“Working with a database as comprehensive as Dimensions to create a scientifically justified and transparent metric.”
Janne Seppänen, Open Science Centre, University of Jyväskylä
The challenge: Journal prestige and how bias has damaged research
For a long time, scientific research has been guided by journal publication. But ‘journal prestige’, as Janne Seppänen calls it, means good, accurate science is missing the attention it deserves.
“We’ve maintained a system that selects bad science because we reward each other for getting into high prestige journals. Many scientists acknowledge this is a problem, but there’s no consensus on how to address it. I would like science to be fair and as good as possible.”
Despite the fact that prestigious science journals struggle to reach even average reliability, and are often considered ‘elite, exclusive and exclusionary’, an unconscious bias exists, favouring the research they feature, and the academics behind that research. This skews the research that gets read, biases hiring and headhunting processes and in some cases, results in scientists leaving the field, when their potentially ground-breaking work becomes effectively invisible to the community.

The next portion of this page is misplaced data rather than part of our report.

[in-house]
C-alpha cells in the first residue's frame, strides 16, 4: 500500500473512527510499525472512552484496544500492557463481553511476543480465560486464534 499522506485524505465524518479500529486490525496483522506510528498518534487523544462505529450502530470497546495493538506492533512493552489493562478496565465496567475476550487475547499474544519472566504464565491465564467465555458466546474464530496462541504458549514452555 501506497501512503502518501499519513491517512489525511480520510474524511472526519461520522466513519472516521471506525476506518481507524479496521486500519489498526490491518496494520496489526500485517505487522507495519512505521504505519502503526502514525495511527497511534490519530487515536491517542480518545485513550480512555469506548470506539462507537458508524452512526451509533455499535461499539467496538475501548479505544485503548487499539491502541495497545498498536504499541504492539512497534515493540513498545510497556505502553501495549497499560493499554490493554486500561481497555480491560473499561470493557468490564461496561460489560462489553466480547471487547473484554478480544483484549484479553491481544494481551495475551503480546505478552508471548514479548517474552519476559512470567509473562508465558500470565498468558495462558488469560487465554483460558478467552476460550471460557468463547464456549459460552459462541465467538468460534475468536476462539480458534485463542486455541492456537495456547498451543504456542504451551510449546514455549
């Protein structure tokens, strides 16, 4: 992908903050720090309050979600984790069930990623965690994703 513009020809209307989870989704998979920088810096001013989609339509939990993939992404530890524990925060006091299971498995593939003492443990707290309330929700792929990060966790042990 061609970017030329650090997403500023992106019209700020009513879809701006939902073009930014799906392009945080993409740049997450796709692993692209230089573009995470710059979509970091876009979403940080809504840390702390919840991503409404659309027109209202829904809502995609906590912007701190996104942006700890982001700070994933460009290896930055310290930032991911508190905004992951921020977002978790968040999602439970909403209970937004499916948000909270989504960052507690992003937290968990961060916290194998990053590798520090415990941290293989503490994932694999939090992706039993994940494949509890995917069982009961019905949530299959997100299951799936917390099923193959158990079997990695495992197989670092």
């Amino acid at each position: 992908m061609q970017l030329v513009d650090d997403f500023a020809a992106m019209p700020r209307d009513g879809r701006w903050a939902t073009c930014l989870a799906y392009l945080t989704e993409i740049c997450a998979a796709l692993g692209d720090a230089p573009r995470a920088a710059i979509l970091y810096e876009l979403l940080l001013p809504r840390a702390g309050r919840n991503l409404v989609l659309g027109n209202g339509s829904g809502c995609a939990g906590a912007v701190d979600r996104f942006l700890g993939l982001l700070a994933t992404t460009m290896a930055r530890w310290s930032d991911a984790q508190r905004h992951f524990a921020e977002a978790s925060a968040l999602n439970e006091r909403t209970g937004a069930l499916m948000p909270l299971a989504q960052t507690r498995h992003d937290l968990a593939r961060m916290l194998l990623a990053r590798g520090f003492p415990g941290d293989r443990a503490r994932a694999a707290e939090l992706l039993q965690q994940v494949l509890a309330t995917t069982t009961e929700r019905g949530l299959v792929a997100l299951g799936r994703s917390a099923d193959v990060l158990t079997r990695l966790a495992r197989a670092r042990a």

Janne Seppänen at the Open Science Centre, University of Jyväskylä, Finland, wanted to find a new way to evaluate the influence of a piece of research – one that allowed everyone to discover good, accurate science, regardless of who wrote it and where it was published.
The need for new metrics
Janne is not alone. 21,829 individuals and organisations in 158 countries have now signed DORA, a Declaration On Research Assessment, pledging to improve how the output of scientific research is evaluated.
At one time the preferred method was the Relative Citation Ratio (RCR). Developed in 2016, its algorithm uses citation rates to measure influence at the article level, comparing the number of citations a target paper receives to a comparison group formed by papers that are cited alongside that target paper.